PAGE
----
Sometimes, it takes hours upon hours of combing through data to spot a major cycle turn.
Sometimes, it’s as easy as opening your eyes to what’s happening all around you.
That brings me to the subject of commercial real estate (CRE) and the real estate investment trusts (REITs) that own it. I’ve already talked about the challenges facing the multifamily/apartment subsector. And I’ve discussed the problems retail REITs face because of lackluster retail sales and the “Amazon.com effect.”
|A portion of Mike’s “Real Estate Tour.”|
But I think that when it comes to the state of CRE overall, at least in my own back yard in Florida, some of the best insight has come from getting in a bike saddle and hitting the road. So as part of my continuing efforts to highlight a very important economic and investment trend, take a look at these two links:
They show dozens of pictures from three “Real Estate Tours” I took around northern Palm Beach County on my road bike. I covered about 60 miles in total this past weekend and a few weeks earlier. I canvassed both newly developed real estate corridors and zones where the properties are older. Most areas were relatively affluent, though a handful were less so.
The inspiration behind the project was simple: Back in the mid-2000s, the most obvious signs that the housing bubble was popping were quite literally, signs. On any given weekend starting in 2005, you would find scores of “For Sale,” “For Sale By Owner,” and “For Rent” signs in front of newly built subdivisions, condominium buildings, apartment-to-condo conversion projects, and more.
It signaled that homeowners and developers were getting increasingly desperate. And no wonder: Sales were slowing, supply was surging, and prices were dropping.
Fast-forward more than a decade, and I’m seeing more and more real estate signage flooding the market again. Only this time, the signs are of the “For Rent,” “For Lease,” and “Space Available” variety – and they aren’t in front of residential developments. They’re littering the landscape in front of office, medical, retail, and industrial real estate.
So I set out to catalog what I was seeing. The results are what you see in the linked photo galleries.
I should make clear that the pictures do NOT just show a couple of properties cherry-picked here and there. They show minor and major intersections where CRE on every corner has space available. They show stretches of road with multiple office buildings, one after the other, looking for tenants.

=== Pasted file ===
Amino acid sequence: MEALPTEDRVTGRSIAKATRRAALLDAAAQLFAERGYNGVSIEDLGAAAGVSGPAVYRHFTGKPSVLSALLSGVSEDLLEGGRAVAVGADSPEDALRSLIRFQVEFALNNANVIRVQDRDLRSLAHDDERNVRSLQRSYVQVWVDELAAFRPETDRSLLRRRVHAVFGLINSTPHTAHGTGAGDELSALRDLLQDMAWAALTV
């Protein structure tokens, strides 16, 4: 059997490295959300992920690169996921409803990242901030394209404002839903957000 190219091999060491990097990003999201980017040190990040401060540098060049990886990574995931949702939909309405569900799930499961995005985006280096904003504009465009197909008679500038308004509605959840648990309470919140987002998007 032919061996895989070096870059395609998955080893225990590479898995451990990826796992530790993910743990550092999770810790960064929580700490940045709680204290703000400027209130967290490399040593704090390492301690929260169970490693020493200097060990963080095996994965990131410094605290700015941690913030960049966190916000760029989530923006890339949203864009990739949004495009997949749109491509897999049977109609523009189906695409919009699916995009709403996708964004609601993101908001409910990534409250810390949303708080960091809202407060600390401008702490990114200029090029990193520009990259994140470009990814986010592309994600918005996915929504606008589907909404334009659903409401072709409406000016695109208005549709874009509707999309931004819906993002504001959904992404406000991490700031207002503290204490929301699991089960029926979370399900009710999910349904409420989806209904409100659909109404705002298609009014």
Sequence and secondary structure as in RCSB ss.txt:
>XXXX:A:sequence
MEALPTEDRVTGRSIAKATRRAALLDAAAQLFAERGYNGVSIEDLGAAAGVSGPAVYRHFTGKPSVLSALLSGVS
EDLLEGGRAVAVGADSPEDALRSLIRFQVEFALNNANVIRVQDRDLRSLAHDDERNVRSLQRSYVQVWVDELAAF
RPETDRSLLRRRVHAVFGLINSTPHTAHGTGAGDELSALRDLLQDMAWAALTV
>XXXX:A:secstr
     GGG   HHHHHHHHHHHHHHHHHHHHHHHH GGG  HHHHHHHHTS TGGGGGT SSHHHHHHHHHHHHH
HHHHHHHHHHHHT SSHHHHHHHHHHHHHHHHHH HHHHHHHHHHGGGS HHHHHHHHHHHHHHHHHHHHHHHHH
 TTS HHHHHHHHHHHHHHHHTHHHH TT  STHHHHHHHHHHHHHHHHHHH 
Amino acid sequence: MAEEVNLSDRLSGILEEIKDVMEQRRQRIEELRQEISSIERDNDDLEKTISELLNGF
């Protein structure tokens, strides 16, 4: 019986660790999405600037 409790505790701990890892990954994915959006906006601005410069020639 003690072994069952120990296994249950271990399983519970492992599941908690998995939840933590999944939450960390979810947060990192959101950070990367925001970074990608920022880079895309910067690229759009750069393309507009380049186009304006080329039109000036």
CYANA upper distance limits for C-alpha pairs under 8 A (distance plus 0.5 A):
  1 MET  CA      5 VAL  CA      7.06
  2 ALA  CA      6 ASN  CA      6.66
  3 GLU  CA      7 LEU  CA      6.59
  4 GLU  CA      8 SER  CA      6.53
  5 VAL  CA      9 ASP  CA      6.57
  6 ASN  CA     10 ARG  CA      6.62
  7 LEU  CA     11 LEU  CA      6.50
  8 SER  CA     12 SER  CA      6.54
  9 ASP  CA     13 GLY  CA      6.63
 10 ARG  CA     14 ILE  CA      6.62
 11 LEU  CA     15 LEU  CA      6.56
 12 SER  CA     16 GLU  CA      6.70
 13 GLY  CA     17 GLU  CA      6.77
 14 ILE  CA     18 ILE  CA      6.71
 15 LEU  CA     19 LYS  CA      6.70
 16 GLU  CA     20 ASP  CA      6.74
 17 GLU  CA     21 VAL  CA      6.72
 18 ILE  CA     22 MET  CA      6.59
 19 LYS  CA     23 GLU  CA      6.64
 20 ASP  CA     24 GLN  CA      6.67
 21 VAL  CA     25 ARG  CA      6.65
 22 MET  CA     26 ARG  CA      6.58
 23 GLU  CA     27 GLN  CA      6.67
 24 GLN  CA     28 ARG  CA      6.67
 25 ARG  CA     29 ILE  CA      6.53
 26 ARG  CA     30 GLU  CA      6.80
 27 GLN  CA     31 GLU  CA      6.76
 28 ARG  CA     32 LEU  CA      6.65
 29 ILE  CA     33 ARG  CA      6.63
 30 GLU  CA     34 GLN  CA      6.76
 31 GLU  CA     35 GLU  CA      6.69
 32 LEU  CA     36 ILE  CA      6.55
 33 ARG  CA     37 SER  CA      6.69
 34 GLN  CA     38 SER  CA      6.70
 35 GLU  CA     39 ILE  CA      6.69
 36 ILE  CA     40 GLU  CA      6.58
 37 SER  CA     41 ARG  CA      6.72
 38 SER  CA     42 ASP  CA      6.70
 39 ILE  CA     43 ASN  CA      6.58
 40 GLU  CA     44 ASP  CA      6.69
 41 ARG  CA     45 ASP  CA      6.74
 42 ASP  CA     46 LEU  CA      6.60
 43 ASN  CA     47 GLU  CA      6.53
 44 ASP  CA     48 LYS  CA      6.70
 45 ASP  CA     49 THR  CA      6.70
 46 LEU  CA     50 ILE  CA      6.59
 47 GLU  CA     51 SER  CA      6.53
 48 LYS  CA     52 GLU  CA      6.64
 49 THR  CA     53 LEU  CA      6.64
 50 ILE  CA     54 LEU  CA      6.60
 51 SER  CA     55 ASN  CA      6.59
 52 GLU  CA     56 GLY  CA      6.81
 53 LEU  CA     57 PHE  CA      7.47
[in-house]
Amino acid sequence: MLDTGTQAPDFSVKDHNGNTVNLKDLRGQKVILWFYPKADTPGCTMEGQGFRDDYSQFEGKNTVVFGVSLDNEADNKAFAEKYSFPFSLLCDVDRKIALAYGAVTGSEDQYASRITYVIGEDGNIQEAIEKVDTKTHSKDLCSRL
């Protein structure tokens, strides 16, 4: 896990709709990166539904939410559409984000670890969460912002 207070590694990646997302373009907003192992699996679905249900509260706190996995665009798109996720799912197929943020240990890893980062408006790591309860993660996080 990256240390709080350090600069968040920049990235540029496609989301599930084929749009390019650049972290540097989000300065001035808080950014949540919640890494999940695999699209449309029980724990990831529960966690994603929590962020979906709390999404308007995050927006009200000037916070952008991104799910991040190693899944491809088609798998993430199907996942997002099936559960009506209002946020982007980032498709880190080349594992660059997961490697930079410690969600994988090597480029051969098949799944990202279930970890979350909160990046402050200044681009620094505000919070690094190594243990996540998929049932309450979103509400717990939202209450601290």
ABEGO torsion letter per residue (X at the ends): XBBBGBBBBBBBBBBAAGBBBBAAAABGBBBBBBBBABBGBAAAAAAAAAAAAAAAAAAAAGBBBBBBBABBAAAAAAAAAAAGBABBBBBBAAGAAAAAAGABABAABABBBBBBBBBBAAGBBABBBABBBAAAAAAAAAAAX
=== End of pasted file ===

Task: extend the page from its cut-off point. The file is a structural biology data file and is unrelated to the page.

They show how brand-new projects are being developed or opening up right next to, or across the street from, existing properties with “For Rent” signs plunked on their front lawns. And they show that landlords for both older and newer properties – in several CRE subsectors – are trying to fill space.
Is it local? Anecdotal? Maybe to some extent. But it corroborates what I’m increasingly seeing in other markets – and what I’m increasingly seeing in the national data.
It also “fits” with the tightening we’re seeing in commercial real estate lending standards, illustrated by the chart below:
|Federal Reserve’s quarterly survey.|
The chart comes from the Federal Reserve’s quarterly survey on bank lending. The higher the bars, the more banks are cracking down on qualification standards for CRE loans. Why would they do that? Because regulators are pushing them to and/or because they’re worried about losing money from rising CRE delinquencies and defaults.
My advice? Continue to steer clear of most REITs, particularly those in subsectors like multifamily and retail. If you own individual commercial properties and you’ve been enjoying a nice run thanks to soaring prices and strong demand, consider cashing in. The cycle is turning, folks, and you don’t want to get caught flat-footed by the fallout!
Now let me open the floor up to you. Are you seeing similar things in your own back yard? What is your personal experience with office, multifamily, or retail property? Do you own any and are you having trouble filling space (or are you expecting to in the future)? What does this mean for REIT stocks? Use the comment section to share your opinions.
Record-low interest rates … volatile stocks … Brexit and terrorism concerns: Those were just a few of the topics you weighed in on over the last couple of days.
Reader Stephen sounded a skeptical note about the stock market, despite recent oversold conditions. His take: “What would be the catalyst for a rise to 2,400 in the S&P 500? Excessive bearishness? European bank failures? Chinese deflation?